Bridge Radius For "Compound" Neck

Discussion in 'Luthier's Guitar & Bass Technical Discussion' started by Bobisadrummer, Jul 10, 2018.

  1. Bobisadrummer

    Bobisadrummer Supporting Member

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    I know there's a few formulas and plenty of discussions about what to set the bridge radius for fixed and "true" compound radius necks, but I have a USACG 9.5"-12" compound radius neck and per the folks at USACG, the neck starts at 9.5" before the first fret and becomes 12" by the 12th fret, whereupon it stays 12" for the rest of the neck to the heel. Obviously there'll be some folks who come in here and say the obvious "just do it at a string by string basis." but I'm curious... because the neck isn't following a true cone shape (if it was, the 12" radius would be at the last fret and I'd set my bridge at around 14.75"-15") but it seems like if I set my bridge radius to match the 9.5" the upper neck will be off, and if I match it to the 12" the first few frets will fill funky... Anyone with any experience with this?
     
  2. walterw

    walterw Gold Supporting Member

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    that’s why the right answer is "just do it at a string by string basis." :)

    measure all strings to be the same distance off a given reference fret (i use 17) and you have your matching curve, compound or not, perfect cone or not.
     
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  3. Bobisadrummer

    Bobisadrummer Supporting Member

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    But that's where I'm seeing the problem. Frets 12-21 have 12" radius, which means if I set my bridge to match the 12" how does that effect frets 1-11 that go from 9.5" to 12"? Granted the height is tiny, but even the smallest of measures have oddly impactful changes when playing. I've even read that despite a fret board having a fixed radius, you'd still want to have a flatter bridge radius due to the strings being narrower at the nut than the bridge.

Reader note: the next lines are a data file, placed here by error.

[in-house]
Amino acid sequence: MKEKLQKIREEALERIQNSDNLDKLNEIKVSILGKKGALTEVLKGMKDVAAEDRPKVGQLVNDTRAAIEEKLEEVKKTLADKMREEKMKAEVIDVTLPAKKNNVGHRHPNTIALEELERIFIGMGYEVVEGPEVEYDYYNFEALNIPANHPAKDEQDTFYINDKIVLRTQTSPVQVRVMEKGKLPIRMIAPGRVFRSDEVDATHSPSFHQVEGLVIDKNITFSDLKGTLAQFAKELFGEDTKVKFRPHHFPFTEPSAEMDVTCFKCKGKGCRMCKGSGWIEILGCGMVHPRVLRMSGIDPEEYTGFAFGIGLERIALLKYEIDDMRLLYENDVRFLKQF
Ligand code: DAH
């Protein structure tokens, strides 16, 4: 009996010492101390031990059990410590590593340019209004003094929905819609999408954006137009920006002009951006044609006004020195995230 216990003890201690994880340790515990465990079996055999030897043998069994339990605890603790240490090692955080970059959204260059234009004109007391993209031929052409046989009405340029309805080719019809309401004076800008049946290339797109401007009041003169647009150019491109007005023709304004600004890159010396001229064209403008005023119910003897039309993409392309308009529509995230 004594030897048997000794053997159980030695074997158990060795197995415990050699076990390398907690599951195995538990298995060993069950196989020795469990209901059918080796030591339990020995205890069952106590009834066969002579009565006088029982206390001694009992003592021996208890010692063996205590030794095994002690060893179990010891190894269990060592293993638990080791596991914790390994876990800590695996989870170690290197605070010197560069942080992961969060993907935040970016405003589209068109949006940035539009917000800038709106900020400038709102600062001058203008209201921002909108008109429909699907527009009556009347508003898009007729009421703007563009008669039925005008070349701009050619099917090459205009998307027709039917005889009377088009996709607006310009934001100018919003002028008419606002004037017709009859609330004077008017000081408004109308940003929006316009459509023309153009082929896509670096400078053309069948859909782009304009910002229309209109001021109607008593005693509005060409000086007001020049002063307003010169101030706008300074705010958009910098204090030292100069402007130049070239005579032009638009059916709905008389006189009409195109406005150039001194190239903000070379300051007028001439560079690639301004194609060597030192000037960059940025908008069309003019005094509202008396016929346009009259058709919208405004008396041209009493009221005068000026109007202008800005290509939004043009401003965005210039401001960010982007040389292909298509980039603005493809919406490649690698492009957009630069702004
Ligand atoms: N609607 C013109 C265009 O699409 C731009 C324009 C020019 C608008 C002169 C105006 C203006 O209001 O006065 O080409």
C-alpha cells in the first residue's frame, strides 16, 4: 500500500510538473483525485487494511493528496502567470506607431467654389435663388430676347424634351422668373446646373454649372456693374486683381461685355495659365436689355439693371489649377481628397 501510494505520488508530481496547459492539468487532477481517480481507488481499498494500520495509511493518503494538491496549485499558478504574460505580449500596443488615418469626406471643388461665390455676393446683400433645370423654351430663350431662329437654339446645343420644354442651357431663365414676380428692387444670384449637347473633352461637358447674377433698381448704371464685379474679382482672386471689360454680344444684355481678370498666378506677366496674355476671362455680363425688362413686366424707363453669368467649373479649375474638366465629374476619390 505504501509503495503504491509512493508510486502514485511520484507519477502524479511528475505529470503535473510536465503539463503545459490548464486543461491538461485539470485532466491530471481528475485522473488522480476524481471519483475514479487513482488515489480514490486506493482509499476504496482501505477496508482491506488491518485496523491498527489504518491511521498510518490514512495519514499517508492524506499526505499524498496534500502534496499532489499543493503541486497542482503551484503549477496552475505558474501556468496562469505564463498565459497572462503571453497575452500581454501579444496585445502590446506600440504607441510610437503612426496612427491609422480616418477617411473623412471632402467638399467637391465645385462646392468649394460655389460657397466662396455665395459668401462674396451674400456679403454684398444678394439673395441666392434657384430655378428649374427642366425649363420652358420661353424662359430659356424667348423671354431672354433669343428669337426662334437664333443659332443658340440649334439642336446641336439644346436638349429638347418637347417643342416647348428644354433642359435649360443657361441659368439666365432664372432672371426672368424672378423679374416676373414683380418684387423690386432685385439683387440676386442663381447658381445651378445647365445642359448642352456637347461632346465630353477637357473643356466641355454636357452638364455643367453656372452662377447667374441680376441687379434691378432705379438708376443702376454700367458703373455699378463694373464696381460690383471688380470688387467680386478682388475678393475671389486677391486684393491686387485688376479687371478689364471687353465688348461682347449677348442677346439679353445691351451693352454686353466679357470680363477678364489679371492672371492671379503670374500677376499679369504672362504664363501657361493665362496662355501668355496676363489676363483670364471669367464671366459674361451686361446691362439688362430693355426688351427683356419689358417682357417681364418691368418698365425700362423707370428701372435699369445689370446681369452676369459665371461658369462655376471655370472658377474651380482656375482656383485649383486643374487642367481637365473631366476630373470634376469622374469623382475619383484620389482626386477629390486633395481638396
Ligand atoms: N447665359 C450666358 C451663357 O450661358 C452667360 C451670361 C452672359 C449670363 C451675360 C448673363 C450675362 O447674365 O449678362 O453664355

4. walterw

    walterw Gold Supporting Member

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    Didn’t catch this before.

    Thoroughly weird, not sure why anybody would want that in the first place. It means that by definition there’s a kink in the profile at the 12th fret!
     
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  5. Tony Done

    Tony Done Member

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    I set mine at about 15", but try and it see is the best approach if you are sensitive to differences in string height. - You don't need a degree in applied maths for that. :)
     
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  6. Boris Bubbanov

    Boris Bubbanov Member

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    Sounds like things have changed at USACG, even more than I thought.

    Walter is right, the conical radius must continue on past the 12th fret or the quality of the neck hangs in the balance. The way I understood what I bought was, the fan radius continues to evolve all the way to the end of the heel EXCEPT there's some "fall away" incorporated into the last few frets.

    Walter's description of the approach is right on, except I would say you can actually do hard measurements with tools or you can use your eyes and other senses. But to get each string "right" and let the net radius at the saddles sort of take care of itself and you're better off not trying to impose a sum certain radius at the bridge - if you have to screw up the setup of some strings to achieve that radius.
     
  7. Gclef

    Gclef Member

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    I remember reading something a while back regarding the warmoth 10-16 radius.

    I think the bridge radius works out to 18.5 inches or so.

    Easy way to figure it out? Don't. Just check the string height at the 21st, 22nd or 24th fret (whichever is highest)

    The actual radius doesn't matter when a neck has a full compound radius like warmoth.


    Good info on usacg necks. A straight radius on the higher frets is no bueno
     
  8. Bobisadrummer

    Bobisadrummer Supporting Member

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    Yeah I have a set of radius gauges, I'll measure the radius up and down the neck to double check if it stays 12" past the 12th fret or not, hopefully it's just some mistaken info. On fixed radius guitars I normally just set the saddle height for the high and low e to how I like it (just above fret buzz) and then set the rest of the strings following my radius gauge and it's worked well for me.